In the end, the street-dwellers in THEY LIVE inaugurate a revolution in human consciousness; they “wake up” John Nada to a hidden reality.   Carpenter says he always knew THEY LIVE would be a “hidden-reality” movie, but he only worked out the details after stumbling upon a comic book adaptation of Ray Nelson’s short story “Eight O’Clock in the Morning.”  The filmmaker told Nerdist’s Luke Thompson that in the source story, “humanity was hypnotized, almost as if you go up on stage and see a stage hypnotist, and I thought, ehh, that’s kinda corny, so I changed it to a radio frequency to disguise real reality.” 

In an essay in the newly-released tome They Live: A Visual and Cultural Awakening, Roger Luckhurst suggests that Carpenter might have also drawn some additional inspiration from Philip K. Dick’s 1959 novel Time Out of Joint, another "hidden reality" story.   (Certainly, Carpenter was familiar with Dick's work, as he had previously contemplated directing a film adaptation of the author's short story "We Can Remember It For You Wholesale").  

I read Time Out of Joint for the first time last year, and it resonated for me in a startling way.  The novel is about a middle-aged man named Ragle Gumm who one day reaches for a cord to turn on a light in his house… only to find that the cord isn’t there.  It never has been there.  So why does he remember it?  This surreal experience causes Gumm to suspect that his reality has been altered

The story gets weirder from there—and so did Dick’s novels.  A few years after Time Out of Joint, he wrote The Man in the High Castle, about characters living in a reality where Germany and Japan won World War II.  The story is set into motion when the characters discover evidence of an alternate reality—in which the Allies won the war.  Which reality is the “real” one?  Even the author wasn’t sure.  Sometime after writing The Man in the High Castle, Philip K. Dick theorized that he himself was living in an alternate reality.  He claimed to have vivid memories of a timeline in which Nixon survived Watergate and turned America into a totalitarian state.  “I’m not saying merely, ‘It can happen here,’” the author wrote, “but rather, ‘It did happen here.  I remember…’”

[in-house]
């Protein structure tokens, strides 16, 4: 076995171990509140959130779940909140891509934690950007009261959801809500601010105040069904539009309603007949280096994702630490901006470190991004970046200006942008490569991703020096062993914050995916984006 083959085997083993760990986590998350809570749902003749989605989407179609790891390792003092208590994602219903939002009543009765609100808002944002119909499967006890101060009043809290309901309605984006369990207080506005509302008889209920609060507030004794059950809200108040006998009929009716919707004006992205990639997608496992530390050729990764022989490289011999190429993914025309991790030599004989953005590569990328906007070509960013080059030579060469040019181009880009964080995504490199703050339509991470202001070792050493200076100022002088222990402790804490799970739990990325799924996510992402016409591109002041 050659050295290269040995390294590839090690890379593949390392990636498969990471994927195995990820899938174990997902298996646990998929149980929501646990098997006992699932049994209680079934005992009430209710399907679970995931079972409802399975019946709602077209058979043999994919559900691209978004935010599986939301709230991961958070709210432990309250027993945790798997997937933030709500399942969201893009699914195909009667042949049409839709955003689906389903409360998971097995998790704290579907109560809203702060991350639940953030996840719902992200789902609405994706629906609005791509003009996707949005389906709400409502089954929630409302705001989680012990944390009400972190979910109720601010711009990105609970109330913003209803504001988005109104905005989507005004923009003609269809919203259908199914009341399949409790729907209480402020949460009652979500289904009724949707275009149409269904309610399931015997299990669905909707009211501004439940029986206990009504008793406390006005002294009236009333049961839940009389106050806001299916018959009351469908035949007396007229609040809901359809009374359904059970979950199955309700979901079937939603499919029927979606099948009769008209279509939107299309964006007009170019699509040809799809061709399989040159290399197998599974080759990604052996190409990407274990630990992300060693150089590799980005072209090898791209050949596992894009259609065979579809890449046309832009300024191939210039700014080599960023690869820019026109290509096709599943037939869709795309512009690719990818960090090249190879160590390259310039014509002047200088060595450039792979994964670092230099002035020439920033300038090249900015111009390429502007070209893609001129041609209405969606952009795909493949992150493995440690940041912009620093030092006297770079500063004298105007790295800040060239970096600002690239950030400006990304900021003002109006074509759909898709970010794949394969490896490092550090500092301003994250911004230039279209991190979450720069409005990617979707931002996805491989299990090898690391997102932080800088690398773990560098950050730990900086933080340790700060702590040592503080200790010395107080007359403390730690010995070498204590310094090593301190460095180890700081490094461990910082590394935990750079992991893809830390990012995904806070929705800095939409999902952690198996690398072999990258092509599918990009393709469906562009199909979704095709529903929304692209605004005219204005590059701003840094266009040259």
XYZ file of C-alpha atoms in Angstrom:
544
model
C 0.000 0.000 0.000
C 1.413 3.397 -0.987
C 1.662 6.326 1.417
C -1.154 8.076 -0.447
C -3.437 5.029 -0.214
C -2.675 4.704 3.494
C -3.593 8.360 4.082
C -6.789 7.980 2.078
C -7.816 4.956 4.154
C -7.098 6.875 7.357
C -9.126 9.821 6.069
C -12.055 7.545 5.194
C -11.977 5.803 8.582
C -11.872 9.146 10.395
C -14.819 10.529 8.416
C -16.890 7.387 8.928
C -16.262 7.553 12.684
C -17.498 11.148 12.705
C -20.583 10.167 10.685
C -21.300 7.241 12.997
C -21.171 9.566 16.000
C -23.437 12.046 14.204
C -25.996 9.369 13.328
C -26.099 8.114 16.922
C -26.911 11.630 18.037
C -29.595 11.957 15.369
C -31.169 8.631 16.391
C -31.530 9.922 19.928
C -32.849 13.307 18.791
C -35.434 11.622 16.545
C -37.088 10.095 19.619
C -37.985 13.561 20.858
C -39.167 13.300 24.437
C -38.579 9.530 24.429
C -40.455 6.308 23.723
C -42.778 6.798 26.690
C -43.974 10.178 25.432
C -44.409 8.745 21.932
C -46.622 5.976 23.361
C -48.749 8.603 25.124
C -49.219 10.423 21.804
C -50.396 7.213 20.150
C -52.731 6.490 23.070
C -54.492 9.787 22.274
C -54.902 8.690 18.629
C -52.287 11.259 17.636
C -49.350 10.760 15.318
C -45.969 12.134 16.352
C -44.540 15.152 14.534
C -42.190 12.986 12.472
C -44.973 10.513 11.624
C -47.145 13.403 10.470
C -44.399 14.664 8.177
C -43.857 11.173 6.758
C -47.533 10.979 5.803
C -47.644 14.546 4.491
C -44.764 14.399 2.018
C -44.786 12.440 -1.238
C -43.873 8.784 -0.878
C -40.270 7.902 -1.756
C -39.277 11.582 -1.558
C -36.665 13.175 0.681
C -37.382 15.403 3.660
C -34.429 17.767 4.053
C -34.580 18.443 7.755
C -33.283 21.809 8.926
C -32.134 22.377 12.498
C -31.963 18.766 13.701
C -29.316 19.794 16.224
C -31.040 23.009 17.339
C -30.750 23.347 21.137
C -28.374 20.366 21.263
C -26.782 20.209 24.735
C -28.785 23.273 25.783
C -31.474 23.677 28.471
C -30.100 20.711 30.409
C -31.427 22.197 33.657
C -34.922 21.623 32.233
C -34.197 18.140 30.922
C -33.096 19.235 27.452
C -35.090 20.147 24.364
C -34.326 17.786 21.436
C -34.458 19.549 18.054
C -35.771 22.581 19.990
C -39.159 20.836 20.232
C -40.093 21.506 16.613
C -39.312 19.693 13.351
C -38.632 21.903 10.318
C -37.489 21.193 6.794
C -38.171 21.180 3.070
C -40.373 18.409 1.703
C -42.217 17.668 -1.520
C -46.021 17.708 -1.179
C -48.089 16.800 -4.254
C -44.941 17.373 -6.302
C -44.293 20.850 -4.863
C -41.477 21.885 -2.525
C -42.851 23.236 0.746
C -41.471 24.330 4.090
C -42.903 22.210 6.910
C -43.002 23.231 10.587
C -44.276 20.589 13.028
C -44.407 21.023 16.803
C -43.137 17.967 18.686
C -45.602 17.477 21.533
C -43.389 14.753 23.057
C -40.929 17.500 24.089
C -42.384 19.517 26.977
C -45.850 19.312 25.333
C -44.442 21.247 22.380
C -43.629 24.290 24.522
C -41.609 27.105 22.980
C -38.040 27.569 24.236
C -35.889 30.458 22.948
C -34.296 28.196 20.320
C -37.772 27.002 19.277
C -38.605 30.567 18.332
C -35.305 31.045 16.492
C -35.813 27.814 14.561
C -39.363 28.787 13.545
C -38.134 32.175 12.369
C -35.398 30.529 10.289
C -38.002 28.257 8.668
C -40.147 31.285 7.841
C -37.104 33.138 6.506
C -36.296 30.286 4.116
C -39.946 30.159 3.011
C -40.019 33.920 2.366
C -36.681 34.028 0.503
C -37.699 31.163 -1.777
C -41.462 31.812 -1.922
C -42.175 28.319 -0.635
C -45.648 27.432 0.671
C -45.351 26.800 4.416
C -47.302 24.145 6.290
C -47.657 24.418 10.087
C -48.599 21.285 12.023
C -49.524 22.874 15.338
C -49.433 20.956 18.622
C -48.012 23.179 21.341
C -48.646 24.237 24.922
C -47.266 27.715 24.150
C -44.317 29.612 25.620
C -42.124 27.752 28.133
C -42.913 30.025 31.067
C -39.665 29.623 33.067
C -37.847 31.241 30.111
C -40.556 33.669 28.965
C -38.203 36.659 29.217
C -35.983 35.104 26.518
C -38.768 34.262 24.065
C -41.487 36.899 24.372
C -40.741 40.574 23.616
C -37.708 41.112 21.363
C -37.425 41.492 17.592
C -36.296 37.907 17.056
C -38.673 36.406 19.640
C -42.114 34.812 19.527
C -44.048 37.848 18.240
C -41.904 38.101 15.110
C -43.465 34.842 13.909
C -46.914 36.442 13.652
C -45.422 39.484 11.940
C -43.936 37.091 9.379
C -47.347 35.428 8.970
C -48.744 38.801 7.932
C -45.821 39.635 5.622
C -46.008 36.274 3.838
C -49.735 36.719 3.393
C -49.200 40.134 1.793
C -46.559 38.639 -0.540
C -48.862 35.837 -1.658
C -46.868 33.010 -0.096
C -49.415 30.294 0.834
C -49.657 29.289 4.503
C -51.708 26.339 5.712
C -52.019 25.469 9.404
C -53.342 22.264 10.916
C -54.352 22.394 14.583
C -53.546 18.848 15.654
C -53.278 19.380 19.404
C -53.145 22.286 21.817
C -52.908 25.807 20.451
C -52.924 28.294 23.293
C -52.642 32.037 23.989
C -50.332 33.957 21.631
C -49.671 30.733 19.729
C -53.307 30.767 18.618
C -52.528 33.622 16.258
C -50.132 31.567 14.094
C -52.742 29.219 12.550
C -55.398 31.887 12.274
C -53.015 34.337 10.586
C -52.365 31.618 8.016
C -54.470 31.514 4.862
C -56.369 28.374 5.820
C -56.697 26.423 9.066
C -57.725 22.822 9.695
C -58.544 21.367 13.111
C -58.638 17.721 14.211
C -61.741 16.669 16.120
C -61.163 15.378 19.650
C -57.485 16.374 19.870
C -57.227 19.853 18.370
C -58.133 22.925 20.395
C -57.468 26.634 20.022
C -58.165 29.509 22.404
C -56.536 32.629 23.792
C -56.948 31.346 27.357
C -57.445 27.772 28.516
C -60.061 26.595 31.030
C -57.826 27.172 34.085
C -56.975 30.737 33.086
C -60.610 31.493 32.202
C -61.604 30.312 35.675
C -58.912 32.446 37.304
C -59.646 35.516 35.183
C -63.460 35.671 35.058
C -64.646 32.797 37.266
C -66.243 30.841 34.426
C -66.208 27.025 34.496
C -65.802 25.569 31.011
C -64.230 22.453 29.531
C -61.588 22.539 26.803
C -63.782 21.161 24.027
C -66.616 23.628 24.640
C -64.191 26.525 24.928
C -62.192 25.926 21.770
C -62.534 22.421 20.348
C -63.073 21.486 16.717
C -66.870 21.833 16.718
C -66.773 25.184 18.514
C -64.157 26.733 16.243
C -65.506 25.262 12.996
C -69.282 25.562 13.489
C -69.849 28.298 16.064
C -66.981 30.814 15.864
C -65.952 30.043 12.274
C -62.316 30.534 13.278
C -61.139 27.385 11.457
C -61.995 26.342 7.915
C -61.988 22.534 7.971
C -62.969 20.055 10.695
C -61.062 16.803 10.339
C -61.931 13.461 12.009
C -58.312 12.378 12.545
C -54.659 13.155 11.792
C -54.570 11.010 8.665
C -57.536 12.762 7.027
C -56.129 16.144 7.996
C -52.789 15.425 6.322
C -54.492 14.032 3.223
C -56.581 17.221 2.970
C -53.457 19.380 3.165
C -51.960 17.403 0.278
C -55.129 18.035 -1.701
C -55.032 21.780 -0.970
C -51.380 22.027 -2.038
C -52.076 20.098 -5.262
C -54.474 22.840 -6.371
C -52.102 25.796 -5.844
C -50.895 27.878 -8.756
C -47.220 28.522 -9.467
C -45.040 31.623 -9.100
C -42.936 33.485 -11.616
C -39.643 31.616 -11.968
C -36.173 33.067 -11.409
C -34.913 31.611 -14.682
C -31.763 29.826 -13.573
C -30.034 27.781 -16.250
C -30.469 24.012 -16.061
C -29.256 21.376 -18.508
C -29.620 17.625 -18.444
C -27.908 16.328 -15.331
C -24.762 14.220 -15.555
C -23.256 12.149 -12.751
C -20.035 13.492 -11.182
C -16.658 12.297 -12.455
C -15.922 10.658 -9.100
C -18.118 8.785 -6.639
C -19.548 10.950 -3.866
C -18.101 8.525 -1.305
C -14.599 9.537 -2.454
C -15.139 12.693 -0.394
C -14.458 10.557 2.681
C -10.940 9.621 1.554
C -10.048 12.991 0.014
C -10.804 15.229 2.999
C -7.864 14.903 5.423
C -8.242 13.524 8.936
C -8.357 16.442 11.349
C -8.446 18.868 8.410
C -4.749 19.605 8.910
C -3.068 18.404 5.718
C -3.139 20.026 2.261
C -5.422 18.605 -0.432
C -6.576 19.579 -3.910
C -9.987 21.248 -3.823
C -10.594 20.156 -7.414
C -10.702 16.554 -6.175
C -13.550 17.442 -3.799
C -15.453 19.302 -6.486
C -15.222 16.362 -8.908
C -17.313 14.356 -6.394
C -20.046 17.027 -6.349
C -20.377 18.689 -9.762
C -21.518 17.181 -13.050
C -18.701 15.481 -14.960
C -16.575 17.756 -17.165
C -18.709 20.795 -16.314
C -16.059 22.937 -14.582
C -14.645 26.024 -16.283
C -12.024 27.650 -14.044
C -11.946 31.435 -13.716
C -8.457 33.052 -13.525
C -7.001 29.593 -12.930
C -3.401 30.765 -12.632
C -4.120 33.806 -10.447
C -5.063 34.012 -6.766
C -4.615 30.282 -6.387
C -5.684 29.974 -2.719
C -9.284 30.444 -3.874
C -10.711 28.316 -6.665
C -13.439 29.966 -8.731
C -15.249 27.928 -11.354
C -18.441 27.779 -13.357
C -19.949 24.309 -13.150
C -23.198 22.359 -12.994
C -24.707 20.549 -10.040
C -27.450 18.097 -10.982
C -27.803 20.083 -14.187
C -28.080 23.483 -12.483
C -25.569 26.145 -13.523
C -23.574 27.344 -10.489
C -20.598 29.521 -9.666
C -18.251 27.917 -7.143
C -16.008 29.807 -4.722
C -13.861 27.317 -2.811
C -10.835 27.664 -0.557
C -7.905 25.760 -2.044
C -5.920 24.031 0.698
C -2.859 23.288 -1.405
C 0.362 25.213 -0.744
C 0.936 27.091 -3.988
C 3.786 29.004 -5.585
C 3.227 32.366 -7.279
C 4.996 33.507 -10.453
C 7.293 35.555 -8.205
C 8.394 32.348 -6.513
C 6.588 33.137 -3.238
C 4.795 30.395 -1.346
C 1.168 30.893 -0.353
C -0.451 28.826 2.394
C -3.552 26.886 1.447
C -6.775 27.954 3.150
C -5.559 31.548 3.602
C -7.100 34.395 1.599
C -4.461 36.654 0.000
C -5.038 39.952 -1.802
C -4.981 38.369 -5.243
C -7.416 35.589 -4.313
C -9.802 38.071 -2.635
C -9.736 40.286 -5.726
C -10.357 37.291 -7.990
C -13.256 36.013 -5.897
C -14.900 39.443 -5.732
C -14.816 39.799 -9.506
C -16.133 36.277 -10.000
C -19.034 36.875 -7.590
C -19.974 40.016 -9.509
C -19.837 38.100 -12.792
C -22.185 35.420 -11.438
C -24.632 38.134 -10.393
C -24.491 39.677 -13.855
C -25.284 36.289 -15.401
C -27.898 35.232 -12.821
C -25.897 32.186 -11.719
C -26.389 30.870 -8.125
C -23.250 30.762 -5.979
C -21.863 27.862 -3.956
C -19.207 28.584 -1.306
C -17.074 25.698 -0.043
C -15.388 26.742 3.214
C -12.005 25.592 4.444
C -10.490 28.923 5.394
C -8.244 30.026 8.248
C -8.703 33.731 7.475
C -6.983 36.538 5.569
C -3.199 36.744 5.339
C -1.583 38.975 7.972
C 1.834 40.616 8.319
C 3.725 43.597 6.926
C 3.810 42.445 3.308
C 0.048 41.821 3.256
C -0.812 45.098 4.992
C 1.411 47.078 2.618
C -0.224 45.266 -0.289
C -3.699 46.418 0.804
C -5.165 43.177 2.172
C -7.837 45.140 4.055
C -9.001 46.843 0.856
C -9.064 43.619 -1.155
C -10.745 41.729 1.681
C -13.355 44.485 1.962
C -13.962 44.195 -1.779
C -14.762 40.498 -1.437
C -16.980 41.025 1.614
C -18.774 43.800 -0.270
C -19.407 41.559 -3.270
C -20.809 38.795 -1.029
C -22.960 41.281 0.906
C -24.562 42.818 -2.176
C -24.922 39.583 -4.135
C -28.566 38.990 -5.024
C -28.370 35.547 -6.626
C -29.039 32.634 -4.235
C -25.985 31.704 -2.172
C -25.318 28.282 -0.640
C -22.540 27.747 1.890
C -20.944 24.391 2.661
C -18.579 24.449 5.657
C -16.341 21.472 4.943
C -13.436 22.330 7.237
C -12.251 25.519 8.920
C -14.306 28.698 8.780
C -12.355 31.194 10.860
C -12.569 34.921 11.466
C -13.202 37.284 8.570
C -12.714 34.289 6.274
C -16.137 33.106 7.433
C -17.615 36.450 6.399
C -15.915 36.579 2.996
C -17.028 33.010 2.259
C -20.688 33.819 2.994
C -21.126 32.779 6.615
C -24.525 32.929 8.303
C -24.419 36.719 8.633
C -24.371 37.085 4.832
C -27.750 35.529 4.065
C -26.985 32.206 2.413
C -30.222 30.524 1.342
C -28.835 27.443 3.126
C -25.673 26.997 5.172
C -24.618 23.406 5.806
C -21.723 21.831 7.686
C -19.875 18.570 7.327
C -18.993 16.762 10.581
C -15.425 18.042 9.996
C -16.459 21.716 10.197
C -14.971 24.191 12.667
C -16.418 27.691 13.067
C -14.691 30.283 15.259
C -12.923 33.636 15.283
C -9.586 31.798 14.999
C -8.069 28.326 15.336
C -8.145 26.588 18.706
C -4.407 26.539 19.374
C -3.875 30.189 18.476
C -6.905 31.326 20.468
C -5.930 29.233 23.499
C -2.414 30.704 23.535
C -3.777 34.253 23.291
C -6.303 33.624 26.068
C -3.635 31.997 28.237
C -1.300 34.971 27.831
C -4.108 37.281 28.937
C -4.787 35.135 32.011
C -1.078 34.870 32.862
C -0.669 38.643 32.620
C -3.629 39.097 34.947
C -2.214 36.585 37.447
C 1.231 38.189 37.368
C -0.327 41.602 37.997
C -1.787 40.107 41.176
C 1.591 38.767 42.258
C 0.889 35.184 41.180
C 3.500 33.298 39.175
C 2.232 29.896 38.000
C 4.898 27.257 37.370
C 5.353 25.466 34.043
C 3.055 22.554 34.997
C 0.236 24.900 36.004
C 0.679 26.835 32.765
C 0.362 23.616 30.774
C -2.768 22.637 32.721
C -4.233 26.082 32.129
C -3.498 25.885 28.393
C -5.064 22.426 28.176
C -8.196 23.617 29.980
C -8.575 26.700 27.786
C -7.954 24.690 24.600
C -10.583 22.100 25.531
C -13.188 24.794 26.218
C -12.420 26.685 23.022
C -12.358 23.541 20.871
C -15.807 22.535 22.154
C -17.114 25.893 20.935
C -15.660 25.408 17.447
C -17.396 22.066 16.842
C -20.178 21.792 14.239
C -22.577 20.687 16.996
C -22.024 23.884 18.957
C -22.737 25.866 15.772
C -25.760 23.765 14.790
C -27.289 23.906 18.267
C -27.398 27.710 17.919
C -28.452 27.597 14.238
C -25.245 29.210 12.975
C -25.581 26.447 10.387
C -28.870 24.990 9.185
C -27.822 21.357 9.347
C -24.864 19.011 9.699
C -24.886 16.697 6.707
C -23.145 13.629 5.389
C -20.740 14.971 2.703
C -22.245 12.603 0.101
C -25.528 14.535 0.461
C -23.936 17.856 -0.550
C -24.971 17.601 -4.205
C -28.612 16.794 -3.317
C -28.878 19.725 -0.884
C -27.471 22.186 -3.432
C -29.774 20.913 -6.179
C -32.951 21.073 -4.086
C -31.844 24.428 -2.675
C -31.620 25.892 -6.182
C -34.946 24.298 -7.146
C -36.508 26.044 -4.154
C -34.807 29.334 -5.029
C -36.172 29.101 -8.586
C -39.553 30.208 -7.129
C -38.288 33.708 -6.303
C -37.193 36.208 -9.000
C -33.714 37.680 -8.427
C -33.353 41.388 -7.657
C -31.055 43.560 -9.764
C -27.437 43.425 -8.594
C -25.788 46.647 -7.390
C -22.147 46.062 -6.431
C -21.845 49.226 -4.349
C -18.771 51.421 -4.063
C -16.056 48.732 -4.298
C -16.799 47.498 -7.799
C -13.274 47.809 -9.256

You can probably see where I’m going with this.  Philip K. Dick’s work resonated for me because, to a certain degree, I feel like we all slipped into an alternate reality when Donald Trump became the 45th President of the United States.  Even today, it seems like an unbelievable turn of events.  If President Trump had appeared in a work of fiction before 2016, you would have said the work was too farfetched.   Emotionally, our reality in 2019 feels like Phildickian science fiction.  Which brings me back to THEY LIVE.

In 2016, an interviewer asked John Carpenter if Americans should watch THEY LIVE before voting in the presidential election.  Carpenter responded, “Nah.  It’s just a movie.”   Carpenter’s dismissive response reinforces his desire to “hide” his “message” for commercial reasons.   In 1989 he acknowledged that “people who go to the movies in vast numbers these days don’t want to be enlightened,” only entertained.  Should I point out the irony of the director diluting his “message movie” for commercial reasons?  Nah.  It’s just a movie. 

In spite of his reluctance to talk about THEY LIVE's "message," Carpenter has been very vocal about his contempt for Ronald Reagan and the neoconservative movement in 1980s America, at one point calling the decade “a real bad time in America, a real Nazi time.”  What must the director be thinking now?   Maybe it’s time to dust off his idea for HYPNOWAR, the long-rumored sequel to THEY LIVE?  

The trick, of course, would be once again making a film that is both culturally relevant and also fun.  In 1988, Carpenter explained how he managed to pull this off the first time around.  “I wasn’t quite sure how to tell the story,” he admitted. “One way was to make it scary, but this element of humor always kept creeping into it.  I was at a loss as to how to bring it all together… until I met Roddy Piper at WRESTLEMANIA III.”   

I think it's fair to say that the reason THEY LIVE continues to win over audiences is not because of its increasingly relevant “message,” but because of its playful and often ridiculous sense of humor.  This is a fun, celebratory film—because, in spite of everything, John Carpenter loves America.  John Nada loves America.  This was the basis of a strong, deeply personal collaboration between the director and the star—and that's what gives this very dark film its very big heart. 

Perhaps the only worthy sequel to THEY LIVE is a conversation the two men had on the Piper’s Pit podcast in 2015.  Carpenter and Piper didn’t talk much about the film and they certainly didn’t talk about politics; they talked about life—hard times and crushing insecurities, and the way that friendship and love helped them through these things.  That’s a reality that everyone needs to wake up to.